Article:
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The May Bride by Suzannah Dunn

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The life of the young Seymour family, of Jane whom we meet aged 15, of Edward and his spirited wife Elizabeth, both 21, and young Thomas, plus of course Seymour senior. The relationship between the girls becomes close. Edward has to fight in France and upon his return begins to wonder about the fidelity of his wife. Things start to turn sour and then nasty. Shortly after this Jane is sent to court to serve the Queen. Here, of course, she witnesses more matrimonial discord! This is a nice slant on a very familiar period.

If you like Suzannah Dunn you might also like to read books by Karen Harper, Jude Morgan and Helen Dunmore.

The Good Book Guide logo The Good Book Guide Review. Jane Seymour was Henry VIII’s third wife but little is known of her formative years. At a time when Wolf Hall, the Seymour family’s ancestral seat, looms large courtesy of Hilary Mantel’s acclaimed novel and the recent television series, it is interesting to be offered an original perspective on a familiar tale. Jane is fifteen when her brother Edward brings home his new bride, the vivacious, glamorous Katharine who immediately captivates the younger and more dutiful girl. Over the course of the ensuing two years, Jane’s life is changed forever when tragedy strikes the family, and she comes to realise that her future may lie outside the cloistered world she had envisaged as her inevitable destiny.
~ Amanda Hodges


The May Bride by Suzannah Dunn

I didn't stand a chance: looking back over thirteen years, that's what I see. In the very first instant, I was won over, and of course I was: I was fifteen and had been nowhere and done nothing, whereas Katherine was twenty-one and yellow-silk-clad and just married to the golden boy...Jane Seymour is a shy, dutiful fifteen-year-old when her eldest brother, Edward, brings his bride home to Wolf Hall. Katherine Filliol is the perfect match for Edward, as well as being a breath of fresh air for the Seymour family, and Jane is captivated by the older girl. Over the course of a long, hot country summer, the two become close friends and allies, while Edward is busy building alliances at court and advancing his career. However, only two years later, the family is torn apart by a dreadful allegation made by Edward against his wife. The repercussions for all the Seymours are incalculable, not least for Katherine herself. When Jane is sent away, to serve Katharine of Aragon, she is forced to witness another wife being put aside, with terrible consequences. Changed forever by what happened to Katherine Filliol, Jane comes to understand that in a world where power is held entirely by men, there is a way in which she can still hold true to herself.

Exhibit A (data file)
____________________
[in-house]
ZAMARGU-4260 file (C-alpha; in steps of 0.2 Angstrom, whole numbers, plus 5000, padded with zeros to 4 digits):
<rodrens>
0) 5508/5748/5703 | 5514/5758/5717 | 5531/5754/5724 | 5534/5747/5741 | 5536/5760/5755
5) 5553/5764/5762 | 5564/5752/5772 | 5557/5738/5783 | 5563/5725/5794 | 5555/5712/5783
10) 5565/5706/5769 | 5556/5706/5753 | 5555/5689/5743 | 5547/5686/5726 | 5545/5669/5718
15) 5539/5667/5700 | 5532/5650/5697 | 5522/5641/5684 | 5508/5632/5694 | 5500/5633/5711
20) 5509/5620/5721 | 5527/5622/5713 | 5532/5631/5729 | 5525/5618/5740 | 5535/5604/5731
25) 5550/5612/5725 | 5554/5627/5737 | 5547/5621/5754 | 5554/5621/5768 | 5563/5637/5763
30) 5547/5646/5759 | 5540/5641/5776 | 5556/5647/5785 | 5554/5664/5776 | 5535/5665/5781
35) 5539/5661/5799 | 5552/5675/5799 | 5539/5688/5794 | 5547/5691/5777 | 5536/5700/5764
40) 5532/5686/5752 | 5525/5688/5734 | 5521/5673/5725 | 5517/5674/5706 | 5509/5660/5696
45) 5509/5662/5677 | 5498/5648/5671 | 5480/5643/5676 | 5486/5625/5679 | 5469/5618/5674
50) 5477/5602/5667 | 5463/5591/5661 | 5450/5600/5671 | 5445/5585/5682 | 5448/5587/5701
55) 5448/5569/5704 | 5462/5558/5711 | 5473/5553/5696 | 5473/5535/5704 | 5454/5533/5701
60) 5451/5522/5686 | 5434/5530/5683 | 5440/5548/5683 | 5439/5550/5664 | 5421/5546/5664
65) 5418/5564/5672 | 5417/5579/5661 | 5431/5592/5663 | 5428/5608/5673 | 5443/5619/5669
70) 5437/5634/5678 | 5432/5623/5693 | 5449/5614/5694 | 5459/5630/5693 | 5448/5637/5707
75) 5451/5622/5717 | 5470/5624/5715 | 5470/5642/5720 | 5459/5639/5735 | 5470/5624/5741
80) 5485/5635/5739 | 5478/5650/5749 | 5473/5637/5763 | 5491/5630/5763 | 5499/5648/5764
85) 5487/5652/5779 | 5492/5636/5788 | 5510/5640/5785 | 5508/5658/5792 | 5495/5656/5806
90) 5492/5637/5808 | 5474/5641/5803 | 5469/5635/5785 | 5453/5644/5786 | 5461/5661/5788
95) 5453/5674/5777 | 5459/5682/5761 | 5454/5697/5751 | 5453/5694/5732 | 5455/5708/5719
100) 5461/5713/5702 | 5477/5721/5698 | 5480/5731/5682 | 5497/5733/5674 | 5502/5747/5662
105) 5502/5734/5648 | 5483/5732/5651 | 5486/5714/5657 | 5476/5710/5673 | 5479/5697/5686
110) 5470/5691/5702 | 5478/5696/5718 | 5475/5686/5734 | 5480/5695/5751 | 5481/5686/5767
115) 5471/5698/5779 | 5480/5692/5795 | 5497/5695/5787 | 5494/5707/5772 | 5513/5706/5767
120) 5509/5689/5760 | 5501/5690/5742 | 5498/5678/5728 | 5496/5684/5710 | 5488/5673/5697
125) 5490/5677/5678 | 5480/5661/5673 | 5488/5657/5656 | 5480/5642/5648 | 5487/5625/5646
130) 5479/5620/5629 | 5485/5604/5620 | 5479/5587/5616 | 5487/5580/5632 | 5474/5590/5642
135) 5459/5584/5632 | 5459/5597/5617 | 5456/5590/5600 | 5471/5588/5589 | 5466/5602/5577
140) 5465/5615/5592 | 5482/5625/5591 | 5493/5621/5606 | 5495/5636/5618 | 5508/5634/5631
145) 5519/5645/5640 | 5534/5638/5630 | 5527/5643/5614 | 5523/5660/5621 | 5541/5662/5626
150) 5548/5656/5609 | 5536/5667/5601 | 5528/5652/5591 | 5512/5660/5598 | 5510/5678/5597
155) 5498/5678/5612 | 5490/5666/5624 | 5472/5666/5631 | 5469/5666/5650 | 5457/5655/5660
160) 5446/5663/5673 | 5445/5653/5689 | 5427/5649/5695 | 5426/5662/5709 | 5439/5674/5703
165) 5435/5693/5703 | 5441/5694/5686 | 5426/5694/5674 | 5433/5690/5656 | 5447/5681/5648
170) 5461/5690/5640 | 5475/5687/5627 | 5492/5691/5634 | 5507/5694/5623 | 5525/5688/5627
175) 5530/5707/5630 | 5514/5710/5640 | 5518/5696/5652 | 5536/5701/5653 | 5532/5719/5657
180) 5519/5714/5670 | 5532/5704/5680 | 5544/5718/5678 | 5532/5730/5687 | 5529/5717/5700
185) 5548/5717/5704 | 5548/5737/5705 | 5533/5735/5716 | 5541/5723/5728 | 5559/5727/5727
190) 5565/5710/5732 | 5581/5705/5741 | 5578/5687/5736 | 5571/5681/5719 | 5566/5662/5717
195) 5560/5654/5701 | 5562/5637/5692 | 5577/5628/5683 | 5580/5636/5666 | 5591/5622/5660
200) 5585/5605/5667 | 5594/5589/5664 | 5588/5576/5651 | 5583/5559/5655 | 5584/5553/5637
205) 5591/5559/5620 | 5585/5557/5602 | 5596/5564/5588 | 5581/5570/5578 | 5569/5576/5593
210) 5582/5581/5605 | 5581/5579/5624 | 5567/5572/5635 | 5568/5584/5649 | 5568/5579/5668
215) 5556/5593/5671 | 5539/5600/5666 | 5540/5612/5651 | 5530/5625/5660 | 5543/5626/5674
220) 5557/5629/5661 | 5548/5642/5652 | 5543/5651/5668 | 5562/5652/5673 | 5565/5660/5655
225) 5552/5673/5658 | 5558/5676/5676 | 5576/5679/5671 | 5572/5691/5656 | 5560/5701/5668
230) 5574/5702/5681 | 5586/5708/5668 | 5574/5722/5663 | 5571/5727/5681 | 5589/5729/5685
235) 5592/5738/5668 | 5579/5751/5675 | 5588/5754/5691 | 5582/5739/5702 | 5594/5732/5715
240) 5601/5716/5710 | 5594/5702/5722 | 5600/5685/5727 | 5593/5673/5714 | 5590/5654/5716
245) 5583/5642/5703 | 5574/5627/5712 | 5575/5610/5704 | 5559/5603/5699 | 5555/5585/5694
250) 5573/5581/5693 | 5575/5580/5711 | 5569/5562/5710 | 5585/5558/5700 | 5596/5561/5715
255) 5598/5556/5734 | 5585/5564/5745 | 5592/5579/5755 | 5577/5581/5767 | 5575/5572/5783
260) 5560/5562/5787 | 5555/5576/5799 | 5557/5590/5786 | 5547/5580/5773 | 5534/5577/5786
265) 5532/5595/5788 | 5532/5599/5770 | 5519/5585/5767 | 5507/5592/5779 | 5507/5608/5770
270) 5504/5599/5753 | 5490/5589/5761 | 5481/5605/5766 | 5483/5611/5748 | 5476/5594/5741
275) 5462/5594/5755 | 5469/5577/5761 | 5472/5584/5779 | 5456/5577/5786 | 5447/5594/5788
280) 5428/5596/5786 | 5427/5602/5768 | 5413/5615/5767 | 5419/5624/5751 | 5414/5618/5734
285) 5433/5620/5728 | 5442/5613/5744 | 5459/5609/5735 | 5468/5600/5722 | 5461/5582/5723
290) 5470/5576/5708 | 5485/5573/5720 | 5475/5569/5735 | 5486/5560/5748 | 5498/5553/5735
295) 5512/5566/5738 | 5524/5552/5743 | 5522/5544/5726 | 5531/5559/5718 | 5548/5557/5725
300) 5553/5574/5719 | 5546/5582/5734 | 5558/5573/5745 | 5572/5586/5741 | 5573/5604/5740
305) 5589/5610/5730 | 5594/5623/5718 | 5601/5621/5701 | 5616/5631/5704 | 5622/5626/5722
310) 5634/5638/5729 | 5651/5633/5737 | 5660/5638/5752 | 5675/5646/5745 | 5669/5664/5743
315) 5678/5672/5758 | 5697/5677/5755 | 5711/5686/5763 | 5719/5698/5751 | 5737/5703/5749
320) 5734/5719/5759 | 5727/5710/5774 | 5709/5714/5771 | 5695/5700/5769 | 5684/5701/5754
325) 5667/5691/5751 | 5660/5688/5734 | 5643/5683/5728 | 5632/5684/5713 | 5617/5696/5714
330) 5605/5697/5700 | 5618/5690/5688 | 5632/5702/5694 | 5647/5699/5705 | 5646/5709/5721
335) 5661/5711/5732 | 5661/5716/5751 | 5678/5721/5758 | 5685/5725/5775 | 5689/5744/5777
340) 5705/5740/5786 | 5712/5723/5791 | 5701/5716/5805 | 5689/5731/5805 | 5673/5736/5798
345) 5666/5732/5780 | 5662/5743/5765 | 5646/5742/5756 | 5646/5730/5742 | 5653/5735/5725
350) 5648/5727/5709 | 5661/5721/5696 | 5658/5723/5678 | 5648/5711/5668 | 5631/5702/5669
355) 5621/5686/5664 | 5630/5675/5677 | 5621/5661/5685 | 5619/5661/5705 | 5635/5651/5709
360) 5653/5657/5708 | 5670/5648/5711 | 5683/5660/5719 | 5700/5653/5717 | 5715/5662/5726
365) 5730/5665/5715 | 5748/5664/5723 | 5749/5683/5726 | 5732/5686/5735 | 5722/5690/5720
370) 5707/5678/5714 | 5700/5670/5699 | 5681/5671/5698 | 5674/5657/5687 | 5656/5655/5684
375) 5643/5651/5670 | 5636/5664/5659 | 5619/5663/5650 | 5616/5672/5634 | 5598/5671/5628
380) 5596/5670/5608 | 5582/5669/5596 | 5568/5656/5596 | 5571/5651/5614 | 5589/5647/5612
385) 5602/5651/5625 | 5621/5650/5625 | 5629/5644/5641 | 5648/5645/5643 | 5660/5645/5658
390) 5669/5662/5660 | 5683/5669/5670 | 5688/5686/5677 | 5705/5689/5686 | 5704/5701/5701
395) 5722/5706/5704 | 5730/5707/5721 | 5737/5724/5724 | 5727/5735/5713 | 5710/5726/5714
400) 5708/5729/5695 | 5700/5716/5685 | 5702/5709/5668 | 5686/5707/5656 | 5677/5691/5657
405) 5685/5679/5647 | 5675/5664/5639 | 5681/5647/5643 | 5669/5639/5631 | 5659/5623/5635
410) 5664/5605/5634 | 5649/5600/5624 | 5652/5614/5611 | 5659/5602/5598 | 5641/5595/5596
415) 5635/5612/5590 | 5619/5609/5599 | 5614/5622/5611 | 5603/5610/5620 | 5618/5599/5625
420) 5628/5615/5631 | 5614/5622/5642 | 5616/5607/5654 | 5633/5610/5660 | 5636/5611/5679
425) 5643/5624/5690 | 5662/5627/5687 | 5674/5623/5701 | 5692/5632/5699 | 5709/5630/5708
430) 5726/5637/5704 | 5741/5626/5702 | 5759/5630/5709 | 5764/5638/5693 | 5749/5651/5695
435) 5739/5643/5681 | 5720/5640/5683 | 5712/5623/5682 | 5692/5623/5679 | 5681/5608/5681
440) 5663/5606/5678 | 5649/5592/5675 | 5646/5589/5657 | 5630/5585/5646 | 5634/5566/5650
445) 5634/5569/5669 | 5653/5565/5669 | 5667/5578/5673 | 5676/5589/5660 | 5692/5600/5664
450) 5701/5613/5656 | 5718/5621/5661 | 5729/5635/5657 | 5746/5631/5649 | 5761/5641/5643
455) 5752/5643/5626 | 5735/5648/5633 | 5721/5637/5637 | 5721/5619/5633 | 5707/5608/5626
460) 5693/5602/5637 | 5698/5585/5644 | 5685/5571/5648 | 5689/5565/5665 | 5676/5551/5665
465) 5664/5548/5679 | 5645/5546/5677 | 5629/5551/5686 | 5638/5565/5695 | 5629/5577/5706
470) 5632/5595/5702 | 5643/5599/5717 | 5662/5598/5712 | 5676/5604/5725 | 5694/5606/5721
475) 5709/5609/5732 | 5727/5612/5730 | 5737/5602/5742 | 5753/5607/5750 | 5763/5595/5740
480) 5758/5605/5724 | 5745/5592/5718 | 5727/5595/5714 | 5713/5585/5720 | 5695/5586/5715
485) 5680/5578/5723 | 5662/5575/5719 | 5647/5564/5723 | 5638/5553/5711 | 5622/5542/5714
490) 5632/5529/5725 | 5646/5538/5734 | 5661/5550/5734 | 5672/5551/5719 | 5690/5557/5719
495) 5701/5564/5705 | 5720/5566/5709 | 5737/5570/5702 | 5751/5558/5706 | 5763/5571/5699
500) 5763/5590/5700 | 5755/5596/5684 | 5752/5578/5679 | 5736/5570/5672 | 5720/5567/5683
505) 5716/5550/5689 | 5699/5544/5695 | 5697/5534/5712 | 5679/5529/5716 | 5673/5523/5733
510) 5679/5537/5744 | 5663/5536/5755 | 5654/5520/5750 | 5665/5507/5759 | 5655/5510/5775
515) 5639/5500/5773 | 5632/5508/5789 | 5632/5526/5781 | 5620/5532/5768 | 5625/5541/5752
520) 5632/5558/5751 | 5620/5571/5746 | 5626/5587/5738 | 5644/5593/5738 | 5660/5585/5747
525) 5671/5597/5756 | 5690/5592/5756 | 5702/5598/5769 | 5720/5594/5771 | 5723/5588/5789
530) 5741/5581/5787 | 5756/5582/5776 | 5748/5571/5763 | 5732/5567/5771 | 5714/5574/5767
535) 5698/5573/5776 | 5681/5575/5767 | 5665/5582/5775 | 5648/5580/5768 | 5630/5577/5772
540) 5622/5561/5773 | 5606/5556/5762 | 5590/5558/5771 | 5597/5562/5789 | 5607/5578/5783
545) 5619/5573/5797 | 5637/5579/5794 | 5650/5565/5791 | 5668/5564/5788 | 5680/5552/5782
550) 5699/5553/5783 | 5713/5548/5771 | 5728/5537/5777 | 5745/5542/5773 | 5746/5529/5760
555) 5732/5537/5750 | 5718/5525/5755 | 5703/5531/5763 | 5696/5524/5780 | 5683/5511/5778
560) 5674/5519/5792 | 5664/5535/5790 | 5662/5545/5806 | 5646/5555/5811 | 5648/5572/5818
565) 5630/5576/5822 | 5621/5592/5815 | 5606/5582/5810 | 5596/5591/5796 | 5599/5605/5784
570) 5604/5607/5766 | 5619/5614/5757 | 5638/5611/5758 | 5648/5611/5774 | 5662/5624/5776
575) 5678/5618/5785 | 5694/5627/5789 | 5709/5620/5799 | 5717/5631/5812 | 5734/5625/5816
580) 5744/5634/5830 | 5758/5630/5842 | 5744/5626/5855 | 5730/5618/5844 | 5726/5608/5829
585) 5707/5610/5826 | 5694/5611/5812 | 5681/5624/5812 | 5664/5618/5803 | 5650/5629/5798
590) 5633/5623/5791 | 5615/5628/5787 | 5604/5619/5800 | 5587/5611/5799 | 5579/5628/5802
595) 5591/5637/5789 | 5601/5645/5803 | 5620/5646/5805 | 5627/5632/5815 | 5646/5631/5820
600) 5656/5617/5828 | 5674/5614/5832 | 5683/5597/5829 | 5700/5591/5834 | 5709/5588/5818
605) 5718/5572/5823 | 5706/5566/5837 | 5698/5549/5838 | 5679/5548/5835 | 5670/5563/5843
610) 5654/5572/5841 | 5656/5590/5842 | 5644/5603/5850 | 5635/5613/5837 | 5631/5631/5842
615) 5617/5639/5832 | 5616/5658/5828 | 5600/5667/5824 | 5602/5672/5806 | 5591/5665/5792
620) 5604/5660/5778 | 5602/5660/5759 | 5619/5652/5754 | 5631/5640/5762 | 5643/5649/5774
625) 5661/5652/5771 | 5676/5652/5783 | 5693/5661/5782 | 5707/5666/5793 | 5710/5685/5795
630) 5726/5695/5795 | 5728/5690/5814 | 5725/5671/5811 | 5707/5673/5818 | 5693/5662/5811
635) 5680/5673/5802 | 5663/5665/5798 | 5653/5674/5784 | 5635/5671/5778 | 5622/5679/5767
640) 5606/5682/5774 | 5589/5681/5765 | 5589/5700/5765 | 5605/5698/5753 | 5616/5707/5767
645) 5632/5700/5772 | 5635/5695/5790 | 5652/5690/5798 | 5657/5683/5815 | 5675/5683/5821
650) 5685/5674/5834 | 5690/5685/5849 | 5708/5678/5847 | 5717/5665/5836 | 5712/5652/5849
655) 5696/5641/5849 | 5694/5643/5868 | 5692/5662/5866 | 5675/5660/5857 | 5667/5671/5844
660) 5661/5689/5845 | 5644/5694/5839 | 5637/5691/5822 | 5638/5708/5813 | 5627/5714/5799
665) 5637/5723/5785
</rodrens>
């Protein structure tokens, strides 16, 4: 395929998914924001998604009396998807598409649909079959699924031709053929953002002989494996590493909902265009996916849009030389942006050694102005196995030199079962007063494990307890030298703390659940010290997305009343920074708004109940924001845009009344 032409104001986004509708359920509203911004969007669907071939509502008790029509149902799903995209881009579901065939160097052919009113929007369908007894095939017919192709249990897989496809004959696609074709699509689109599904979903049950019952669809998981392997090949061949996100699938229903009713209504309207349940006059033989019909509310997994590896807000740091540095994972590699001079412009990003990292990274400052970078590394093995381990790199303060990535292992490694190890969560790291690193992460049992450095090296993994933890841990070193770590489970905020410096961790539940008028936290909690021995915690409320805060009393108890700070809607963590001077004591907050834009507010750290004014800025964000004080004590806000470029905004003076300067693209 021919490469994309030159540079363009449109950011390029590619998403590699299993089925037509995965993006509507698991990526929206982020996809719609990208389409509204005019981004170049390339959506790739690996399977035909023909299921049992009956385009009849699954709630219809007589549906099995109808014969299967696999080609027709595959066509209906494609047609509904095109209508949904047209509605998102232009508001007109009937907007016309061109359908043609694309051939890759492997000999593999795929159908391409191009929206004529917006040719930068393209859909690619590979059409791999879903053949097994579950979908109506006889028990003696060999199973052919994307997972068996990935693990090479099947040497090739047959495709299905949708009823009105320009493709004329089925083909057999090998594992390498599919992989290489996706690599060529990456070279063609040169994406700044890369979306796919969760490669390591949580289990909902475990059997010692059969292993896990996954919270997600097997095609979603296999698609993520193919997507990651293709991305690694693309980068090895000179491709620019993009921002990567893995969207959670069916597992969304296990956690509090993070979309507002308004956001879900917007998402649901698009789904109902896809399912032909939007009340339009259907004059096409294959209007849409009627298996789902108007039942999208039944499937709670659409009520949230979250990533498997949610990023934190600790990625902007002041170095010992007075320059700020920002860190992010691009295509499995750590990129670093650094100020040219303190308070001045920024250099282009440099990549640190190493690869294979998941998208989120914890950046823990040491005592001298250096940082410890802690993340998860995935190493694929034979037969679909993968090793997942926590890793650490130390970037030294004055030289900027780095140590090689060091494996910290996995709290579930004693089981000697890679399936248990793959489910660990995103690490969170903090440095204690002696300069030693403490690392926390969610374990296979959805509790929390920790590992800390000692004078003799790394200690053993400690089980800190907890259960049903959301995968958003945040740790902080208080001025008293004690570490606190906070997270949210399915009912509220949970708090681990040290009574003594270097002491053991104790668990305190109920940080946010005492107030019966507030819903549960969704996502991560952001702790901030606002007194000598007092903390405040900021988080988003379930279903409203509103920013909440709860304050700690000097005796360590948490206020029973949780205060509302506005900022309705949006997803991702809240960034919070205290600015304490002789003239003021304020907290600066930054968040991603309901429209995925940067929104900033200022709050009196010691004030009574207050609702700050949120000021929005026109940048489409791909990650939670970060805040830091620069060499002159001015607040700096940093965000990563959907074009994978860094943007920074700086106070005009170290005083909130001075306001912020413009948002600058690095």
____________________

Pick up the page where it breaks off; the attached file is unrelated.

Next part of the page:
A remarkable writer, a lyricist of ordinary life and ordinary people transfigured by extreme emotions - Daily Telegraph

Her ear for the rhythms of speech is unerring, her feeling for the minutiae of experience acute. It takes a good deal of artistry to create the illusion of real life, and she has managed something more difficult still, which is to show us how strange real life can be. - The Times

The Queen of Subtleties offers a stunningly refreshing way of retelling an old story. I often abandon historical novels nowadays, but I really could not put this one down. It brings Anne Boleyn to life as never before, and, probably for the first time ever in fiction, Henry VIII emerges as a truly credible character in an authentic setting. - Alison Weir

Suzannah Dunn...weaves...a love story that is both moving and believable...of second chances at love, and passion reawakened. - Daily Telegraph

Mesmerising and beautifully written. - Scotsman

About the Author

Suzannah Dunn

Suzannah Dunn was our Guest Editor in June 2011 - click here - to see the books that inspired her writing.

Suzannah Dunn is the author of nine previous novels, Darker Days Than Usual, Blood Sugar, Past Caring, Quite Contrary, Venus Flaring, Tenterhooks, Commencing our Descent. The Queen of Subtleties (her first novel) tells the story of Anne Boleyn's downfall and was followed by the bestselling The Sixth Wife, the heartrending downfall of Katherine Parr in 2007. Her most recent novel The Queen's Sorrow, about the tragedy of Mary Tudor, was published in 2008. She lives in Shropshire.

Author photo © Caroline Forbes

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Book Info

Publication date

30th November 1999


Suzannah Dunn

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